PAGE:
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Forum Philosophicum

Volume 14, Issue 2, Autumn 2009

Simin Rahimi
Pages 307-328
DOI: 10.5840/forphil20091428

Divine Command Theory in the Passage of History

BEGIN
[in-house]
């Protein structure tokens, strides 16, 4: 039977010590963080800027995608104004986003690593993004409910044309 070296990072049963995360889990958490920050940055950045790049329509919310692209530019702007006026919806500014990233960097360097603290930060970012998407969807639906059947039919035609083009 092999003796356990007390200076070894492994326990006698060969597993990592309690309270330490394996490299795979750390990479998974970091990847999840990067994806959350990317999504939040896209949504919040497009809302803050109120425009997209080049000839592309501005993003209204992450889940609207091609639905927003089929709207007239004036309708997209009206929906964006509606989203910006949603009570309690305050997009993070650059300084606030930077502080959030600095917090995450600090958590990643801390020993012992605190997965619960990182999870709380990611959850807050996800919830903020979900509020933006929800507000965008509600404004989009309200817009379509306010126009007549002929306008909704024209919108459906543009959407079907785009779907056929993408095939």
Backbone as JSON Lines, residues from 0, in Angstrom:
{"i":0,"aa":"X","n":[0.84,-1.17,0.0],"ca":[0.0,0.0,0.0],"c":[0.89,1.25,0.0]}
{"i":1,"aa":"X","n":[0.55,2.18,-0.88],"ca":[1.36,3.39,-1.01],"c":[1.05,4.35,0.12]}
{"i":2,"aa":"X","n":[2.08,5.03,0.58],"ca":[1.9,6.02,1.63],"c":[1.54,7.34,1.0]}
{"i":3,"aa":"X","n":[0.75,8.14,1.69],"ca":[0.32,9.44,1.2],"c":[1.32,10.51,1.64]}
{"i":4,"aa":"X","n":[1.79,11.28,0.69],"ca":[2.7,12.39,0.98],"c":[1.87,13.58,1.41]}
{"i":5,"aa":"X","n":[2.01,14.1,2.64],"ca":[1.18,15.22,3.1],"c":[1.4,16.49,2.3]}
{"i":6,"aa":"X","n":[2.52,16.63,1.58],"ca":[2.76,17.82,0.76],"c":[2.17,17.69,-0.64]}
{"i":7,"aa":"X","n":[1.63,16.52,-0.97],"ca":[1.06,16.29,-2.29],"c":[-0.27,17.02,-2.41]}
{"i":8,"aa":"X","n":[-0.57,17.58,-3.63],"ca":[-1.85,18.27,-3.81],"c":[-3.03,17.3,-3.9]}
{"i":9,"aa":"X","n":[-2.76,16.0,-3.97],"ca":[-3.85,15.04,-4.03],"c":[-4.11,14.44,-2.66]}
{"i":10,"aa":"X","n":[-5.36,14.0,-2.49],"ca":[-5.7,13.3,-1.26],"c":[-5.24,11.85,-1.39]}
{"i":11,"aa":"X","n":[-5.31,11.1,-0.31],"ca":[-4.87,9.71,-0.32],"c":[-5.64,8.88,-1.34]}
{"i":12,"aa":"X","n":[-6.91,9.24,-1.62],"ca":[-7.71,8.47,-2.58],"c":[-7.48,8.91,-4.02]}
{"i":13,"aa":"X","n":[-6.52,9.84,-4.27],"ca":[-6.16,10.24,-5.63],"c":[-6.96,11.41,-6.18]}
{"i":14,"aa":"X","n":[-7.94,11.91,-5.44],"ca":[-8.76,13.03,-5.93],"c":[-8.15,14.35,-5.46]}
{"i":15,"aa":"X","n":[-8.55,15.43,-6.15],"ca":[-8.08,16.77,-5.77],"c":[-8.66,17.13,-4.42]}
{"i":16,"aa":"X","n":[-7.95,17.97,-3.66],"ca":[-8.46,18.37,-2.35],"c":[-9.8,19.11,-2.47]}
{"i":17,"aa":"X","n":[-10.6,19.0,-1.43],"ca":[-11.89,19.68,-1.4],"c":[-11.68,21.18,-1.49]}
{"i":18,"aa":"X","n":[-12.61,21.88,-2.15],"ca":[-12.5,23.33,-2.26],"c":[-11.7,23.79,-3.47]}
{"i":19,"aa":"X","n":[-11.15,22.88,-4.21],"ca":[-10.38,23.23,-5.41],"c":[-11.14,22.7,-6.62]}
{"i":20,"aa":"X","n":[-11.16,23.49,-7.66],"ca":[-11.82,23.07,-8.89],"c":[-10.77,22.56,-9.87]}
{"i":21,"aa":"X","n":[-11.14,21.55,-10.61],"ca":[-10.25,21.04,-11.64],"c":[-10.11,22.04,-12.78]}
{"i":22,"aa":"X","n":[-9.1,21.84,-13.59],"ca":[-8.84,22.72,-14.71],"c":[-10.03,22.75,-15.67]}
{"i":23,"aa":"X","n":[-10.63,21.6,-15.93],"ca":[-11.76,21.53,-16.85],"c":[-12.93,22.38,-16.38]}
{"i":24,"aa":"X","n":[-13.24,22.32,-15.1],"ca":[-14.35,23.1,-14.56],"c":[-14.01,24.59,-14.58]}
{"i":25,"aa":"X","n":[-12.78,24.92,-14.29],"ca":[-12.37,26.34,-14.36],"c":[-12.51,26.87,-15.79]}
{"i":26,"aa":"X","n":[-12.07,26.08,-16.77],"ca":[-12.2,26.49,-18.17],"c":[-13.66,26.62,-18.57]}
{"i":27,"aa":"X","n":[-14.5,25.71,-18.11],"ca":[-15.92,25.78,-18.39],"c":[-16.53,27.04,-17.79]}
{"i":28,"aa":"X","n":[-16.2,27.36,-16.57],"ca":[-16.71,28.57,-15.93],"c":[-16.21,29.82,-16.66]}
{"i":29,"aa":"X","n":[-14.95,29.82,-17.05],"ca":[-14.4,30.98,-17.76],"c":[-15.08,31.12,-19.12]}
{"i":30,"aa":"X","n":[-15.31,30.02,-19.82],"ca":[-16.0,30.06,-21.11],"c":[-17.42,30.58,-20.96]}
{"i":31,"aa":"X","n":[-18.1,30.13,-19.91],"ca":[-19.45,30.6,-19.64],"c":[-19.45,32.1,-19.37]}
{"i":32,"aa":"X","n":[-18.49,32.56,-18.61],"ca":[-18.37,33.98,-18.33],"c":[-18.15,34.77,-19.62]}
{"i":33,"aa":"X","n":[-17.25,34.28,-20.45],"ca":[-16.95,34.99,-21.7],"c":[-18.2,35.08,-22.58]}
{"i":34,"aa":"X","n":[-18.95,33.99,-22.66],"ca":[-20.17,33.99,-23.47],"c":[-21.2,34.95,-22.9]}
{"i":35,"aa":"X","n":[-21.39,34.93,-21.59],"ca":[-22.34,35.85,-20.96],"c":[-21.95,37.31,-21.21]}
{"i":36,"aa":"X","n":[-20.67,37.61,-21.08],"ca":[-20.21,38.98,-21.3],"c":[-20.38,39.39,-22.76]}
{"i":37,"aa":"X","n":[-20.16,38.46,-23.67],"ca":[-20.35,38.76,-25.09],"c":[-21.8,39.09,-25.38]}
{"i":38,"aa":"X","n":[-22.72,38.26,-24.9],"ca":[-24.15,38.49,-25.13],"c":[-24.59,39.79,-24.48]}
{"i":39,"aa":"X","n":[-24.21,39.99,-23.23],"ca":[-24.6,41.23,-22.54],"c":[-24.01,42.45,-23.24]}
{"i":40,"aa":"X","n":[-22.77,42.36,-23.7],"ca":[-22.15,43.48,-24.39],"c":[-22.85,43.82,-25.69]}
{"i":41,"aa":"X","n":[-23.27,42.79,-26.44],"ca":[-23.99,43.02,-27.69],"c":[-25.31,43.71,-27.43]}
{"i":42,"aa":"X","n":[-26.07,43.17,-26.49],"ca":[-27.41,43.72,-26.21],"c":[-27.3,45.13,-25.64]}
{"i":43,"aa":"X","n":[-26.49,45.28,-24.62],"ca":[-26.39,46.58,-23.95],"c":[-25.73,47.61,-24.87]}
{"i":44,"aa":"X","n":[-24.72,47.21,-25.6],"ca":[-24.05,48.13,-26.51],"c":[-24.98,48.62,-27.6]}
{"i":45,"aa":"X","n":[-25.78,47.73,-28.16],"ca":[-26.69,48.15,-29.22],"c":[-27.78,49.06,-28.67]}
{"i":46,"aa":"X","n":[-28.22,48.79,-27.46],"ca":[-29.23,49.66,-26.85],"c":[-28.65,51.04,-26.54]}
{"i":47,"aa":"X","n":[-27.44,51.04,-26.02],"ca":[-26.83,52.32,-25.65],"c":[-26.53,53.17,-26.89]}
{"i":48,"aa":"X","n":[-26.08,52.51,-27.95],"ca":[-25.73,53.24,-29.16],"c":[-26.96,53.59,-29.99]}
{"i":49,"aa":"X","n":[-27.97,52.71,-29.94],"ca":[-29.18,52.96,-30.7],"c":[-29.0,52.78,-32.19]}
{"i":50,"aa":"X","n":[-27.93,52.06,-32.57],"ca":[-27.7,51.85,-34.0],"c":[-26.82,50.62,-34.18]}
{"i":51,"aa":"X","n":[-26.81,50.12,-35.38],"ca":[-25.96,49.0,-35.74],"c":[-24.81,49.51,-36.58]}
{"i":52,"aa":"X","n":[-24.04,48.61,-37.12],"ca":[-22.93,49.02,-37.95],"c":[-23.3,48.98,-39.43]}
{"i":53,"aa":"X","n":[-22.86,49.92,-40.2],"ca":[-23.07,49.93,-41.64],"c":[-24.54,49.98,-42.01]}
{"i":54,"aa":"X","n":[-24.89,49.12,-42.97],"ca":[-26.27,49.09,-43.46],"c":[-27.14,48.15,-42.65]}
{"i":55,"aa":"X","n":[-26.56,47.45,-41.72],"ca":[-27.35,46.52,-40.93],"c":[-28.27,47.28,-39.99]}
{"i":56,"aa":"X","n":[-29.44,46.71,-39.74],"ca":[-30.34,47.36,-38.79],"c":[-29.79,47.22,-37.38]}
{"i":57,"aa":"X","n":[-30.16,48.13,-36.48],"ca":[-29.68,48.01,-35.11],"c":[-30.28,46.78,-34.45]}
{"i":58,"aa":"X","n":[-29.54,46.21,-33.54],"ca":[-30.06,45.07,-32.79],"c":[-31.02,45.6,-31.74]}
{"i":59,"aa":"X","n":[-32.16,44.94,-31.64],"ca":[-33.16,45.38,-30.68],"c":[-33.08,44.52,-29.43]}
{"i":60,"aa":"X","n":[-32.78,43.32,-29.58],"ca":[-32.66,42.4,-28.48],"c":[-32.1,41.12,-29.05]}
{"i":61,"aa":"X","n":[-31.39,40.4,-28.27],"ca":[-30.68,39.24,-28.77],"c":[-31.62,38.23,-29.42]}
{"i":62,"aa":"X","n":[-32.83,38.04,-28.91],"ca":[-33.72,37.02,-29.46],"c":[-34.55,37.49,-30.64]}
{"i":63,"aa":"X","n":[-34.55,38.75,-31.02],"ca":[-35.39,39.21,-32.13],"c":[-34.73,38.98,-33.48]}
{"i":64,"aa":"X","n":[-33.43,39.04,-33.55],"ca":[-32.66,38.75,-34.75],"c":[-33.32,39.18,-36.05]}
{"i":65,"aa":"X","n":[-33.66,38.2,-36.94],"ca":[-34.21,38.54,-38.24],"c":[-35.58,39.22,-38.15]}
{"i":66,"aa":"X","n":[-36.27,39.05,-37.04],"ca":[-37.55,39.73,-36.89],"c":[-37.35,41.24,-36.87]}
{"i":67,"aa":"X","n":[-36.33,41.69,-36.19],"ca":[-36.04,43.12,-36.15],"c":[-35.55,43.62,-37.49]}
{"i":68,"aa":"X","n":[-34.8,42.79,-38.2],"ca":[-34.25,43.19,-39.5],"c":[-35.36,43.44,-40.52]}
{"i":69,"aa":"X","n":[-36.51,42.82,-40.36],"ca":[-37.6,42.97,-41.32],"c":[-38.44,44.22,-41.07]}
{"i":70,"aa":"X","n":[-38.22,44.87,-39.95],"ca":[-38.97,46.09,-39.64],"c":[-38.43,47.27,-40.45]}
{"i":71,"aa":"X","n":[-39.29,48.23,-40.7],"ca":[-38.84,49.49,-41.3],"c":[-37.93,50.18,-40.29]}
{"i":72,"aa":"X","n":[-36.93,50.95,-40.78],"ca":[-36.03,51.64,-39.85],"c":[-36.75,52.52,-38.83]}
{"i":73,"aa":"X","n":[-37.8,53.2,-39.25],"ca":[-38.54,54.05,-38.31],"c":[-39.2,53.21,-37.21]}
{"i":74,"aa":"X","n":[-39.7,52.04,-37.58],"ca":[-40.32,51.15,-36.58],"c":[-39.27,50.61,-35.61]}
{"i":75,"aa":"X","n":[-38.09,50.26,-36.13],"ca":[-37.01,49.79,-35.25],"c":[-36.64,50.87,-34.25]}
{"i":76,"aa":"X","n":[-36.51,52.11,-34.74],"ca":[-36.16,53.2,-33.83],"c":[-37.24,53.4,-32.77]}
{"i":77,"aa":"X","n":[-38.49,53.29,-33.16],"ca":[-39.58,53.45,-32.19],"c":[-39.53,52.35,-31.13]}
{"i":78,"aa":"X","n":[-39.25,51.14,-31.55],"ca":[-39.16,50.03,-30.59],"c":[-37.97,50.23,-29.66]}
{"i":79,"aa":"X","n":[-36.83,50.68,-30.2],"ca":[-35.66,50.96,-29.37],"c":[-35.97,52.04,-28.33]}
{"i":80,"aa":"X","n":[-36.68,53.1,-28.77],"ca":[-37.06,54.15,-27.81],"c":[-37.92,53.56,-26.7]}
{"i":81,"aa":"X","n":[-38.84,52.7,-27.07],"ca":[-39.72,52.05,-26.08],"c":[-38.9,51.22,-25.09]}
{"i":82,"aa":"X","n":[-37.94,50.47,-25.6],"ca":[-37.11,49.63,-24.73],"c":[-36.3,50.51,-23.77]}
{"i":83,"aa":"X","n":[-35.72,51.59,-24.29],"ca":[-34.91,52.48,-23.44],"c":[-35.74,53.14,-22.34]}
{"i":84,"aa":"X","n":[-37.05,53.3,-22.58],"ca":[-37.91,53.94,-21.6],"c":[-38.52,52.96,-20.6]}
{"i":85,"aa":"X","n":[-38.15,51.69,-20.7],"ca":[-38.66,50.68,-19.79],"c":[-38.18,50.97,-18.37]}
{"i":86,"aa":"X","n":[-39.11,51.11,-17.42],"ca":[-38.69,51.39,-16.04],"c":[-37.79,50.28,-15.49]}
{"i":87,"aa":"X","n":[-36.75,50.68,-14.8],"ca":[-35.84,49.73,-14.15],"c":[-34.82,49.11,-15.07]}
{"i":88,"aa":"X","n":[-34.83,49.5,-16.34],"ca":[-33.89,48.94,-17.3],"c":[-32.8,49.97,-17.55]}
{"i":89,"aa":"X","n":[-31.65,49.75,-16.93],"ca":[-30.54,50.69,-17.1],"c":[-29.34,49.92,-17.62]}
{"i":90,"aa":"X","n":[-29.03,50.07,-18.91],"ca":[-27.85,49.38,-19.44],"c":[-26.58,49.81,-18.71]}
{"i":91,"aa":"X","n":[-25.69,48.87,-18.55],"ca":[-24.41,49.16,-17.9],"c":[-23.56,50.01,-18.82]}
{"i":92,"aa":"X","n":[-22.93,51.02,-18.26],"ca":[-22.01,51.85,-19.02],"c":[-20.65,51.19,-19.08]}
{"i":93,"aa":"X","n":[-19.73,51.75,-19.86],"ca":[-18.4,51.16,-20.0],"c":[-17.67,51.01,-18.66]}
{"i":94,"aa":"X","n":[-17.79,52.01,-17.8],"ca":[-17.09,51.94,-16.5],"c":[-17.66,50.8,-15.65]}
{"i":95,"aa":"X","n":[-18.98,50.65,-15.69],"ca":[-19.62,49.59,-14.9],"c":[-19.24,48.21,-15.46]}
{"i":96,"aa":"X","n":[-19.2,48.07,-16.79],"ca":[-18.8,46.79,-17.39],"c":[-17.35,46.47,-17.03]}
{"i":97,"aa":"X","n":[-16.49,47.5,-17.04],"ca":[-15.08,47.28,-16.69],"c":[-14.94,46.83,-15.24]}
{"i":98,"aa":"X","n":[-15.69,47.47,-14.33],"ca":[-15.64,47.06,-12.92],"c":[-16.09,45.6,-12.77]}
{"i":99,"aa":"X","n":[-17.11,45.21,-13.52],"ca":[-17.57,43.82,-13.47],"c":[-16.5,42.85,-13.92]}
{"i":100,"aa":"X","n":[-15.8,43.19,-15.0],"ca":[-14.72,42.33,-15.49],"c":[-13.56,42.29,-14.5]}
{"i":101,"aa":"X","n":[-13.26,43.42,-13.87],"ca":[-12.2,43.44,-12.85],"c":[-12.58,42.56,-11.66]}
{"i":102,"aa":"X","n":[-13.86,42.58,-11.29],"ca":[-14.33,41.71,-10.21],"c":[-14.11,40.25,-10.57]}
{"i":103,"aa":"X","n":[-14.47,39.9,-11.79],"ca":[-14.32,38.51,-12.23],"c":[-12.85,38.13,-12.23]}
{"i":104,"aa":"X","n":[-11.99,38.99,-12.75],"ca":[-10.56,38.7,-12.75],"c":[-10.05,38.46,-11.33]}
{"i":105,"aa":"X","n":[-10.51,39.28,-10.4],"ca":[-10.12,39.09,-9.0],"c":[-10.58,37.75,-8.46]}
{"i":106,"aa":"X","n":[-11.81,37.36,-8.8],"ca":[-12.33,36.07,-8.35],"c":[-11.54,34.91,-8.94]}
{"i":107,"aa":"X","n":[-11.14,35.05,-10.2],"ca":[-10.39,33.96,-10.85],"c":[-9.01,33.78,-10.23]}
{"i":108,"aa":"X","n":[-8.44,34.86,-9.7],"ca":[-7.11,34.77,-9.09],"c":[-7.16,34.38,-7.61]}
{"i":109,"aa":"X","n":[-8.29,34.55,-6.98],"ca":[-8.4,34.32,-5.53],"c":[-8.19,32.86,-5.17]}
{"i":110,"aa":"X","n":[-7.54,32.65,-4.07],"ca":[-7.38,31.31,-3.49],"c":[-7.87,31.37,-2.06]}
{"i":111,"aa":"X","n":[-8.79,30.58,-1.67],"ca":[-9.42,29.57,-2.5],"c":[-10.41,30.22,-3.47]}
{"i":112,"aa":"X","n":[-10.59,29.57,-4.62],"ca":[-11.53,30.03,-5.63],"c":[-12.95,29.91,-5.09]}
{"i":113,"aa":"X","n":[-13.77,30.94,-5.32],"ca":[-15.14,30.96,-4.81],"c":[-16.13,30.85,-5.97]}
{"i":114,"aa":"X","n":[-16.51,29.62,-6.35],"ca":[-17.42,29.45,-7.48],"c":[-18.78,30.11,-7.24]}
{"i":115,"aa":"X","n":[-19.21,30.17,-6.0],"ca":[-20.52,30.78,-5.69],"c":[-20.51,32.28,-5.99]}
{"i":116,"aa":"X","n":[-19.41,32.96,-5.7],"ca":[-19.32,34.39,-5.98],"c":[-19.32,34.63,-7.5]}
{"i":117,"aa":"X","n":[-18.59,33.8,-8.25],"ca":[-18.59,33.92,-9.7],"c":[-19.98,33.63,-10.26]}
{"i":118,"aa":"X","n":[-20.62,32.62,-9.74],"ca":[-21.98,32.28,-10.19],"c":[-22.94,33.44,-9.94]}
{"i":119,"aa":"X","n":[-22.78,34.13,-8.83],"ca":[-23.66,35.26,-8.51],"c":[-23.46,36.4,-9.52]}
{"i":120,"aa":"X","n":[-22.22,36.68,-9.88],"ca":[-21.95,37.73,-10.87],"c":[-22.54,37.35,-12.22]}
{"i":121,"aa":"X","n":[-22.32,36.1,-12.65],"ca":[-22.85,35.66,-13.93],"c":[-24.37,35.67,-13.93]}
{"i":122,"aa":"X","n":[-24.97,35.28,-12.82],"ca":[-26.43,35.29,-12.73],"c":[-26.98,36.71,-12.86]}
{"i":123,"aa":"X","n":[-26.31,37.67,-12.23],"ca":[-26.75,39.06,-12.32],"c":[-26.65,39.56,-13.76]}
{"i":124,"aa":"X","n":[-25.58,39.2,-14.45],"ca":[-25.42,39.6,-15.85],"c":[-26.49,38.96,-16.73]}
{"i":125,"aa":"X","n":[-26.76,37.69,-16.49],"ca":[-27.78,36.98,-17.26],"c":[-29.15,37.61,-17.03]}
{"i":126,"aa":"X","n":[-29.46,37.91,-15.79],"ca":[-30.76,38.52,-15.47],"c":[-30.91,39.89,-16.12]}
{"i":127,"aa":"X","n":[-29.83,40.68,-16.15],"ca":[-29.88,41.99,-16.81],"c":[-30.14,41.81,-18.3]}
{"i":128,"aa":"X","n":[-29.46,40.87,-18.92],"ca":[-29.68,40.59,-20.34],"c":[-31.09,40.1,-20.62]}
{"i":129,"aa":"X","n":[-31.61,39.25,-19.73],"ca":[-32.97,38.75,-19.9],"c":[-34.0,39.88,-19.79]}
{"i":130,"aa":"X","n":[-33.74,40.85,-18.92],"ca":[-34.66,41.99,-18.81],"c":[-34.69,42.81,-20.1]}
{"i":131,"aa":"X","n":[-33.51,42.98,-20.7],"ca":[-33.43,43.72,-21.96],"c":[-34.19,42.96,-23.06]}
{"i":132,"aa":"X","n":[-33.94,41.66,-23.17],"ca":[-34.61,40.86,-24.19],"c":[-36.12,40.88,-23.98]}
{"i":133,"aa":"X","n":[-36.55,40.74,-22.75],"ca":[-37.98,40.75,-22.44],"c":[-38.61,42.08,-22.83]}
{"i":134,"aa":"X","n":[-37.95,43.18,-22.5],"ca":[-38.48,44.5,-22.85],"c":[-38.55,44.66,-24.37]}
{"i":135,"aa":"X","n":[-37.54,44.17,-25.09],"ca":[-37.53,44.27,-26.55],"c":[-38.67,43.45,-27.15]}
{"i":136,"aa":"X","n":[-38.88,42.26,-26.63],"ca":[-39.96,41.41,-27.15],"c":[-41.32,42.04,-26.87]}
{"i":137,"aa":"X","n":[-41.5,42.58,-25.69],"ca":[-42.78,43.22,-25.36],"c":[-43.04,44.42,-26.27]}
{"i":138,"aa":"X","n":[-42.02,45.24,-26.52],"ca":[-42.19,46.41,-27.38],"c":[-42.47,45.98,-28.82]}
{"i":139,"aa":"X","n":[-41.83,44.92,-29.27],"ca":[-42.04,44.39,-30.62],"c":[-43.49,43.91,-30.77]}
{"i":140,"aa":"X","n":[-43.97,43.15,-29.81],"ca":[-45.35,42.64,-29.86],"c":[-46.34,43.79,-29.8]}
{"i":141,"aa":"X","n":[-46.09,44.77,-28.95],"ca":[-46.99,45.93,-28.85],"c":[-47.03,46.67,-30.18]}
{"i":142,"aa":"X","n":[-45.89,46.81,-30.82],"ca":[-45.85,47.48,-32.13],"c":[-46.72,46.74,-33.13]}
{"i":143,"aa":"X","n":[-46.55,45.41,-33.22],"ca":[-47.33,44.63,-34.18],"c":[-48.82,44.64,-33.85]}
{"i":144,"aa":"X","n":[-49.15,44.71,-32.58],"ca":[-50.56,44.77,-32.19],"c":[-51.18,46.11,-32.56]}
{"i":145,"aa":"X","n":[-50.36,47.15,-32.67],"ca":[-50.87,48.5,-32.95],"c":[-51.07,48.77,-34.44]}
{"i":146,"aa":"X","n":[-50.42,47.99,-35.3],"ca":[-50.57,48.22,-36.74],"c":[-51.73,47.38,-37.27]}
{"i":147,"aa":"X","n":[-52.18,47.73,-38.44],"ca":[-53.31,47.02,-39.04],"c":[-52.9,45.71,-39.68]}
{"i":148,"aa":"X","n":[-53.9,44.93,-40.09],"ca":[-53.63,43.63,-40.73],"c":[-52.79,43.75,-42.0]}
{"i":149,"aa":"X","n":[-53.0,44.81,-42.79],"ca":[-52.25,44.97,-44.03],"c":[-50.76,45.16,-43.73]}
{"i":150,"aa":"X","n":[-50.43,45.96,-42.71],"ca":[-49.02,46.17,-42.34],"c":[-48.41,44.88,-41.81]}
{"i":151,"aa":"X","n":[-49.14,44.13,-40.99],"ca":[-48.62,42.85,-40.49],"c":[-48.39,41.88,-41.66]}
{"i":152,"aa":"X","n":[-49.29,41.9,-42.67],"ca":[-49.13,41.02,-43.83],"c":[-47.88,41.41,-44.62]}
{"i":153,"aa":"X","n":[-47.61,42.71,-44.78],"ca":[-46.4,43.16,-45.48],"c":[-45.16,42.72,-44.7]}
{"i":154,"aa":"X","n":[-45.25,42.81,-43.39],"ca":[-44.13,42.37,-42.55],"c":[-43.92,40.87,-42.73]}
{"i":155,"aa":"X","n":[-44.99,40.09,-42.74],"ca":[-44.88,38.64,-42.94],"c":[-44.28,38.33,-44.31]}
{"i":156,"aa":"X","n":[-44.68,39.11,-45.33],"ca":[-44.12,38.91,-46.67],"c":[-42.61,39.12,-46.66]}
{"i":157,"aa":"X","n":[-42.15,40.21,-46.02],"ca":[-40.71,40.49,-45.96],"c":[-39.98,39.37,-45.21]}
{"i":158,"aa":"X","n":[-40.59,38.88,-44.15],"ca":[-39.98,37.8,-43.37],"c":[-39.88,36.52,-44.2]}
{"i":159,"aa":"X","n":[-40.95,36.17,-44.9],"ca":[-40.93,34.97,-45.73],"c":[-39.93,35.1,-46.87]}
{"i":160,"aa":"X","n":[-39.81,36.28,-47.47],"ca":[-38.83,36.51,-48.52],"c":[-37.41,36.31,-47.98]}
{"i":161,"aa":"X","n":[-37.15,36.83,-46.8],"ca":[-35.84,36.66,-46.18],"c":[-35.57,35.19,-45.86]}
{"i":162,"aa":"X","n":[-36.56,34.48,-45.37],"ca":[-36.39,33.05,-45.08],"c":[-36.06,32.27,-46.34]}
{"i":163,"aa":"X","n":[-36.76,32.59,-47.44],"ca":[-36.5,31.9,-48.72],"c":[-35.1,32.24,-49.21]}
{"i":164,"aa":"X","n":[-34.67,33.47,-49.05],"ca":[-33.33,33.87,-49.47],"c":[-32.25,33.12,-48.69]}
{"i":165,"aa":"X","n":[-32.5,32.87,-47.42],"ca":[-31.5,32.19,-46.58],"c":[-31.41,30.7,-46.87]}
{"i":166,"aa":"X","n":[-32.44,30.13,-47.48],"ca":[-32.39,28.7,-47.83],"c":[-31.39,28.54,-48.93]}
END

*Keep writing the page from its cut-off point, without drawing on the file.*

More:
Are actions that are morally good, morally good because God makes them so (e.g., by commanding them)? Or does God urge humans to do them because they are morally good anyway? What is, in general, the relationship between divine commands and ethical duties? It is not an uncommon belief among theists that morality depends entirely on the will or commands of God: all moral facts consist exclusively in facts about his will or commands. Thus, not only is an action right because it is commanded by God, but its conformity to his commands is what alone makes it right. An action is right (wrong) solely because he commands (forbids) it, and solely in virtue of his doing so. This view has come to be known as the „divine command theory of morality”. This paper is devoted to a brief reconstruction of claims and controversies surrounding the theory, beginning with Plato’s Euthyphro, which is the historical initiator of the debate and to a reconstruction of the various lines of argument that have been set forth to defend the theory.